There is nothing wrong with asking for help, but we must remember that our purpose for being on earth is to learn how to arrive at the correct solution to our own problems. We have to write the script and—as well as we can—figure out how to untangle the plot.
Harold Klemp, ECK Wisdom on Solving Problems, p. 2.
Imagine yourself in a boat. You’re enjoying the breeze coming off of the water. You see the sun dance across the surface. Everything is sublime.
You look down and see water coming into the boat through a hole. “Oh, my.”, you say to yourself. Troubles come into our lives unexpectedly. We’re floating along without a care in the world, and then a hole appears, and the water comes flowing in.
Problems in our lives arise this way. Some we can see coming. Others are unexpected. They blindside us.
Sometimes when we solve a problem, we try to bail out the water coming into our boat, hoping we can get rid of the water more quickly than it comes in. This is an example of our “system” trying to rid itself of entropy by getting rid of the excess energy coming into a system. This will work for a while, but we soon conclude that we have put a bandaid on the problem, but not solved the underlying cause behind the problem–the hole in the boat is still there.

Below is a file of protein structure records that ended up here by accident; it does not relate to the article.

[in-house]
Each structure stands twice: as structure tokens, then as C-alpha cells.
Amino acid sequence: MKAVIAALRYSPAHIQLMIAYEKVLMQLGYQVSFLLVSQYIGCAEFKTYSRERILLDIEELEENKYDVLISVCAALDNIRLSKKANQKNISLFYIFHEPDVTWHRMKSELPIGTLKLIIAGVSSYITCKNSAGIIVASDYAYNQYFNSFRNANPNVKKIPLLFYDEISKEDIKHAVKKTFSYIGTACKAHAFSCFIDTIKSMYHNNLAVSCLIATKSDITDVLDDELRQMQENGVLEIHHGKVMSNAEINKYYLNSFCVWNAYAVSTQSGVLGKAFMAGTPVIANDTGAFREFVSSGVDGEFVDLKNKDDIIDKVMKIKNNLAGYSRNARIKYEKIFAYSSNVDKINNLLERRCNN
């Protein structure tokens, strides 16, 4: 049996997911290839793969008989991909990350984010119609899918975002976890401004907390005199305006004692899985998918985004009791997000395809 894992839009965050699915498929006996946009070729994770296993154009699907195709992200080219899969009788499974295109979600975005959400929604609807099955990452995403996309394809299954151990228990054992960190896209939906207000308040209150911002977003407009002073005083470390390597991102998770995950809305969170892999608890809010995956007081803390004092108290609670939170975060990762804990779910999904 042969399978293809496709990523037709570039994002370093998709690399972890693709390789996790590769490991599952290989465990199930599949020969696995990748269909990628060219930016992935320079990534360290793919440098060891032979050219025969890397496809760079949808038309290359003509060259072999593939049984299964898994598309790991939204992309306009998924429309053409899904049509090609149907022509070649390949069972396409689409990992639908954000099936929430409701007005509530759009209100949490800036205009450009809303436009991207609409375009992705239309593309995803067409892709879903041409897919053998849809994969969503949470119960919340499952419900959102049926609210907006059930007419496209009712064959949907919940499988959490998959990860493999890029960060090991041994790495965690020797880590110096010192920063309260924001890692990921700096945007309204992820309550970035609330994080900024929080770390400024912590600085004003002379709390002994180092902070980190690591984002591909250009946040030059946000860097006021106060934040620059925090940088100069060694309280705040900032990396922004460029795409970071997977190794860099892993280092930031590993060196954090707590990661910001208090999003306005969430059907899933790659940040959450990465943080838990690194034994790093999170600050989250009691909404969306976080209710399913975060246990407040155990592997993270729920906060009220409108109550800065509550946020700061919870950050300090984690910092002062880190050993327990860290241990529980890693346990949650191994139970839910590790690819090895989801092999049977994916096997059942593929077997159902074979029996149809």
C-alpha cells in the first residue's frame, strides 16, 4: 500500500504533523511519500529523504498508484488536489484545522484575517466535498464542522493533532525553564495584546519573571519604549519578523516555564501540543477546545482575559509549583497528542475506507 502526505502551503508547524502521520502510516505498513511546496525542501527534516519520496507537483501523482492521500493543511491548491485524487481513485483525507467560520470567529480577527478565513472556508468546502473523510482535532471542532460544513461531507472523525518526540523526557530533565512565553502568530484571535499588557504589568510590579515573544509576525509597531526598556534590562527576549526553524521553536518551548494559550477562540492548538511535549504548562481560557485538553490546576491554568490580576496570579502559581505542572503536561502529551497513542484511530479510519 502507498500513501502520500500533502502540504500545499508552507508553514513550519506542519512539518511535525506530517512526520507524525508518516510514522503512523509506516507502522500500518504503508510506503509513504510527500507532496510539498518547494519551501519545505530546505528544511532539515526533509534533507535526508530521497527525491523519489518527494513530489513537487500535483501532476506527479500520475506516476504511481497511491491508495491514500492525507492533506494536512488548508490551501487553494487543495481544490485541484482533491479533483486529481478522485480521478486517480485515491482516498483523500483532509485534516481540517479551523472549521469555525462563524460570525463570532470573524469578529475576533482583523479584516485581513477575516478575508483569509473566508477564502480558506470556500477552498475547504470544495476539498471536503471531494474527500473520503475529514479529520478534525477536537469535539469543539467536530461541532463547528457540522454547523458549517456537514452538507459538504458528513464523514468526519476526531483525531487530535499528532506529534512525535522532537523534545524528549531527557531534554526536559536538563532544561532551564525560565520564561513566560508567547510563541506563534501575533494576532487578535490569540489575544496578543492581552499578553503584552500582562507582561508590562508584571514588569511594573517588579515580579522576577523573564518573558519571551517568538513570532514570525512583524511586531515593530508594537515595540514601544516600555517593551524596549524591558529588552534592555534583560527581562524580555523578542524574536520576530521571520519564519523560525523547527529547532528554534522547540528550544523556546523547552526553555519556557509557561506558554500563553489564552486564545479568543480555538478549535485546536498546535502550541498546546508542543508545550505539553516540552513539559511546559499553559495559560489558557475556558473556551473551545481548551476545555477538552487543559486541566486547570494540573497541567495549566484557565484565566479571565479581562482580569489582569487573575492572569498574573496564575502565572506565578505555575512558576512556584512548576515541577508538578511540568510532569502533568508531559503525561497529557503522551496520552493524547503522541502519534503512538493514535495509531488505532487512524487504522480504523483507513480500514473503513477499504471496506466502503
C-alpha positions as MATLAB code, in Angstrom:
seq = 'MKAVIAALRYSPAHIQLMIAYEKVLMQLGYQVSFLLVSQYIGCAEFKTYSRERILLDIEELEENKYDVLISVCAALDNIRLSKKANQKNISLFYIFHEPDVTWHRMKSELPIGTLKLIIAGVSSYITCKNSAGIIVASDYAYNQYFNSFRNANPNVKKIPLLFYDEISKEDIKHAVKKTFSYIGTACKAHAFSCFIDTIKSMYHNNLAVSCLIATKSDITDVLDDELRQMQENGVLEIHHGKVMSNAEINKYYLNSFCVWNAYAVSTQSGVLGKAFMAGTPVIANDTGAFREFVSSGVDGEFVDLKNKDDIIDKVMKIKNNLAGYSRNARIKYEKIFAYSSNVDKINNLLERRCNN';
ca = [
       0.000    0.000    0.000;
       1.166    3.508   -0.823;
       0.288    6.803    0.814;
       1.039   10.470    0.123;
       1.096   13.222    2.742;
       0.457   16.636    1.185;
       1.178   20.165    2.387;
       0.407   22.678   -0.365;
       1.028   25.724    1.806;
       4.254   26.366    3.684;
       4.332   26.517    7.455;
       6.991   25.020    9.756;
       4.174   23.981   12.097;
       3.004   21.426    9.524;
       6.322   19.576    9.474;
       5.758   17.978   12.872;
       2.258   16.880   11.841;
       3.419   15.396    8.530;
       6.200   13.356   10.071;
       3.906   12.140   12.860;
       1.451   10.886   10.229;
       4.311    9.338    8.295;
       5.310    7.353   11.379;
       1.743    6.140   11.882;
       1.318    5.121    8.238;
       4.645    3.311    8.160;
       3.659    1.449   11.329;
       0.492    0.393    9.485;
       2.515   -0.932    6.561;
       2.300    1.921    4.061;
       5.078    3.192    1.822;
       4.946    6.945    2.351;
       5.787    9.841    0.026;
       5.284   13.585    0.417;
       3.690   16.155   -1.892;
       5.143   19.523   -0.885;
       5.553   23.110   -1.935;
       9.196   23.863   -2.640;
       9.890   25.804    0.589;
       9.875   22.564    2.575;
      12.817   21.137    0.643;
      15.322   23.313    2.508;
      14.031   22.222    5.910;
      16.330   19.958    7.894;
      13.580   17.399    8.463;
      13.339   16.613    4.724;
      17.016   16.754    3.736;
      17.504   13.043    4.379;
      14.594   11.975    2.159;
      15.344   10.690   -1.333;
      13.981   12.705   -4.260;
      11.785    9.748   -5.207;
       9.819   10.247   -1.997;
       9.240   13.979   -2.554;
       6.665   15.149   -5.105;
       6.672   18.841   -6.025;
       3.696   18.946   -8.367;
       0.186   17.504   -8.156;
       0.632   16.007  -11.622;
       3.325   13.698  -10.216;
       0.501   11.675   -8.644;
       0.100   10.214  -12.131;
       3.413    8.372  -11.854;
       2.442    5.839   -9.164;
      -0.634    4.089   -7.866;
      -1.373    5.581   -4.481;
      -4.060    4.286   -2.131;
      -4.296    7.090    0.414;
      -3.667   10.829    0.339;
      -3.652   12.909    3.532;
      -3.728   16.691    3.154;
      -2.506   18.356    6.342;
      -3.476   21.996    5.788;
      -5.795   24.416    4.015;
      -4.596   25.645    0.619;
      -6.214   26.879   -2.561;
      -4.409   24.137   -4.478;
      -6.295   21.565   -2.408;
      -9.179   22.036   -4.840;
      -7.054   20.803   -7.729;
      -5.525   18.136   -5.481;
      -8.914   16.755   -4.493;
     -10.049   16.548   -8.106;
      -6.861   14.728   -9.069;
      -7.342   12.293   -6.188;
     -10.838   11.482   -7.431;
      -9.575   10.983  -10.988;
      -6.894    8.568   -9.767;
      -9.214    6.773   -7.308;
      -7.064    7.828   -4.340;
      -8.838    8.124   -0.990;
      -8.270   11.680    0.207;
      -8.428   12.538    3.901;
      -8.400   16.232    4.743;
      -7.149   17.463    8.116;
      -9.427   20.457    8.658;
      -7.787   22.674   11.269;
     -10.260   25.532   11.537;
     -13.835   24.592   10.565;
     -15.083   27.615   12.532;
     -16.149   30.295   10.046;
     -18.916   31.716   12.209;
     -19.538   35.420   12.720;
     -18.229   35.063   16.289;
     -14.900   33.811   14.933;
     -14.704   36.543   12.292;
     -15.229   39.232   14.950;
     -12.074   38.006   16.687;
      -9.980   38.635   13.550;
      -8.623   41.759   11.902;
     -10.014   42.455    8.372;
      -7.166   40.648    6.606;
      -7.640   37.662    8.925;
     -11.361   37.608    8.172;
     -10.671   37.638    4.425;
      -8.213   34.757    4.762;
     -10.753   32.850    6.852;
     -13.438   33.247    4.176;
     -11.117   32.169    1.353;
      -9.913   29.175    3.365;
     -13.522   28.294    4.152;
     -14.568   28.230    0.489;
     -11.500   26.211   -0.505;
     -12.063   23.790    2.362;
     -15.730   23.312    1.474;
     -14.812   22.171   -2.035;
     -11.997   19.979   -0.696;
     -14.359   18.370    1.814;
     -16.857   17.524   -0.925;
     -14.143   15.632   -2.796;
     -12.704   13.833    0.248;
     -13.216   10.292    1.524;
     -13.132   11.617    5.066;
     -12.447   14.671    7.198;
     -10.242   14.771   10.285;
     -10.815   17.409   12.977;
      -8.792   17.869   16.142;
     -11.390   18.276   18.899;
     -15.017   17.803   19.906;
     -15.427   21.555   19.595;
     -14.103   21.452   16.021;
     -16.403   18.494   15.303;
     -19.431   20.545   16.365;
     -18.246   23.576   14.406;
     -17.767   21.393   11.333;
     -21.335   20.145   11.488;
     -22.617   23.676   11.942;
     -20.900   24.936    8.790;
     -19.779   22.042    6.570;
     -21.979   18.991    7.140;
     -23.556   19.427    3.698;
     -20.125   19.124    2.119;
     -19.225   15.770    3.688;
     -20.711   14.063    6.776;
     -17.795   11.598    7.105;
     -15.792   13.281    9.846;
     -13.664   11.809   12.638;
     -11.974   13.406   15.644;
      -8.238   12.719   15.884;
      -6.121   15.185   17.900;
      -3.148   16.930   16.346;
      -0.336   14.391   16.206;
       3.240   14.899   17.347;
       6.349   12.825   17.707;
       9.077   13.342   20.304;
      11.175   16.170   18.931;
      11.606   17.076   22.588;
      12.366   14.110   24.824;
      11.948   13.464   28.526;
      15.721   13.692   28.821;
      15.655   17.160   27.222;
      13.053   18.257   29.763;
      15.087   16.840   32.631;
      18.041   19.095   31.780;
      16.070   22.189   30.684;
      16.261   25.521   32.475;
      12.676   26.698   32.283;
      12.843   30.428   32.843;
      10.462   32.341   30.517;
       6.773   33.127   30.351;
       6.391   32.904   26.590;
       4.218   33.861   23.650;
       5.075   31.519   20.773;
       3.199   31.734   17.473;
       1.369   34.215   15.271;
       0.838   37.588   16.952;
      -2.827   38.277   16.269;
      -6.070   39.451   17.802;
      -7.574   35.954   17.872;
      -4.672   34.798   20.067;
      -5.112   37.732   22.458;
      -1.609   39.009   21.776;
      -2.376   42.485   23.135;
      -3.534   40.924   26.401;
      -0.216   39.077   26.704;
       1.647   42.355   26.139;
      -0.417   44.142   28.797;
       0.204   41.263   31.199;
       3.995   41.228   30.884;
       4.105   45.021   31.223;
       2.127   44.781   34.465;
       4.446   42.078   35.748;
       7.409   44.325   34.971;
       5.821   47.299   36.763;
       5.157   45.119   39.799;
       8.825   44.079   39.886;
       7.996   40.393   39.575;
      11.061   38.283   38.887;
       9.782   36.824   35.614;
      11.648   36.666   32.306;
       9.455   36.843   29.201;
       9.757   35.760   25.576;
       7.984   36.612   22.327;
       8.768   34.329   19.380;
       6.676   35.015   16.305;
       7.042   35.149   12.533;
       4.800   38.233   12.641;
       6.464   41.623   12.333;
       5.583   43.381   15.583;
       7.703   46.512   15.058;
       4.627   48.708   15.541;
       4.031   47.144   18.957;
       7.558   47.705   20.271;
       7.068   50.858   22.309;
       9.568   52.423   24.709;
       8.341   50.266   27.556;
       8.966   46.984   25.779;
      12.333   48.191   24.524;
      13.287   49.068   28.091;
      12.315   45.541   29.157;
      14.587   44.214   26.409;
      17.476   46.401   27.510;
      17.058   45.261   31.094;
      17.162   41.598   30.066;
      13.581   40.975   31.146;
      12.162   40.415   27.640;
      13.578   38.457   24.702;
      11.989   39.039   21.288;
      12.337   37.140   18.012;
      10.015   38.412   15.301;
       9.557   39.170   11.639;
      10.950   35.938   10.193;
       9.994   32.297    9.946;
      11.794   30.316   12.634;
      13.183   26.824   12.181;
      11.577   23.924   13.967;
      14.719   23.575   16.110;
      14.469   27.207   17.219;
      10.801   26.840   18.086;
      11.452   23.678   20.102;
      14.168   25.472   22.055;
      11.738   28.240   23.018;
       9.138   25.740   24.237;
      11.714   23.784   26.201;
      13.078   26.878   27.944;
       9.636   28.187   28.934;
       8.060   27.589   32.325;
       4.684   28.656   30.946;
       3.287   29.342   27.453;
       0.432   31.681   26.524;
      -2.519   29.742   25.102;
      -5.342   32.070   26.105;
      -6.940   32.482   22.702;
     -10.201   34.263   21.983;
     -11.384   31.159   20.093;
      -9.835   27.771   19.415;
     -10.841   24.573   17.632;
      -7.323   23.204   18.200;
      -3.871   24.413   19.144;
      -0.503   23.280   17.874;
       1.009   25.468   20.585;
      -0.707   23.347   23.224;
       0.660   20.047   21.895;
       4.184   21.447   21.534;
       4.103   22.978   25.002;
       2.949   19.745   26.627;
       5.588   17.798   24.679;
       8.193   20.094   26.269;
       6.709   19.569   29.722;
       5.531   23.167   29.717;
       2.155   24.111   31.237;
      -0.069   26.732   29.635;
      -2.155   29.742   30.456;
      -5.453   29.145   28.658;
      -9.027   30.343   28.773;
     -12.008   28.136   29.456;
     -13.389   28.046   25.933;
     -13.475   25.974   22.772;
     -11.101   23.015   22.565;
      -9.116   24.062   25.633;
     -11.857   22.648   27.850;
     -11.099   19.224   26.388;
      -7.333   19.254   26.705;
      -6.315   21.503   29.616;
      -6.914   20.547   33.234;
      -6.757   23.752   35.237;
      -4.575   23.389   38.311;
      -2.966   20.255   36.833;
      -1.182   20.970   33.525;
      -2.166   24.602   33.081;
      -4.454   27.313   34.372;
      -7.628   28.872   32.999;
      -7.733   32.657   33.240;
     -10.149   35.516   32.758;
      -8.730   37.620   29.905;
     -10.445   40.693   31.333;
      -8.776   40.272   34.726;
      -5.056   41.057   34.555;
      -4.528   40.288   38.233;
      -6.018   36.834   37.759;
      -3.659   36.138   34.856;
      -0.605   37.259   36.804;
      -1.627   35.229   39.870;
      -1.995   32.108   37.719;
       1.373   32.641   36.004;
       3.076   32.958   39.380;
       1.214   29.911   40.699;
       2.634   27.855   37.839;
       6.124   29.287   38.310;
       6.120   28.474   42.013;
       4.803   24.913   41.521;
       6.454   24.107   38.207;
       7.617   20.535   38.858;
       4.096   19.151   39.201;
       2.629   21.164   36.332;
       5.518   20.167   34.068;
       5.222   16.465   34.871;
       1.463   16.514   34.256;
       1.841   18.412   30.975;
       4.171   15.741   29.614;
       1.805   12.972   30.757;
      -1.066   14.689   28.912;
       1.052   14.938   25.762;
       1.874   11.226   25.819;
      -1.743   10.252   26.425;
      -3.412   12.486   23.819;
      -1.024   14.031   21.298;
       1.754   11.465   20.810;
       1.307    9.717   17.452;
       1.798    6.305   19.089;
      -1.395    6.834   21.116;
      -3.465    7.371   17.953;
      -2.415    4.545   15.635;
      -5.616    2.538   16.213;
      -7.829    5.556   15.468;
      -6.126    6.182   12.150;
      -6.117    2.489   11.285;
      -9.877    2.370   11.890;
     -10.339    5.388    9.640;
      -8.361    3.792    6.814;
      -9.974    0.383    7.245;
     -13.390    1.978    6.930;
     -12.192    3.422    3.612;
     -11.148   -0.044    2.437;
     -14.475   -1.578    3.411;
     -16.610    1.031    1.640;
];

Another solution to our leaking boat is to block the hole. This is like blocking out the entropy coming into our system. Here, we pull off our shirt or grab some item we brought with us and block up the hole. Is the hole still there? Yep. This didn’t solve the problem either. The underlying cause is still plaguing us.
Then we finally arrive upon our answer. We let the boat sink and swim to shore. We transform the system by throwing out the faulty boat and learn to swim in the water without a boat.
In the abstract, a problem is entropy throwing our system into chaos. The boat is our system. The hole is the problem. The water is the entropy overloading the system because of the weakness (hole) in it. Subsequently, the chaos overcomes the current system, and it transforms the system to a new and stable one that can withstand the water.
This is how problems transform us. When our lives are calm, we are satisfied and ride the wave of life. When a problem arises, sometimes we can block the problem, run away from the problem, or transform. Blocking or running away are temporary solutions. Transformation is the key. We have to rewrite the code that caused the problem in the first place.
Many of our problems are a disconnect with what is and how we want things to be. It isn’t the situation that is problematic; it is the way we “see” the situation. The problem is internal. Change the way you view a problem, and the problem typically ceases to exist.
I hope each of you has a terrific Saturday!
Until next time…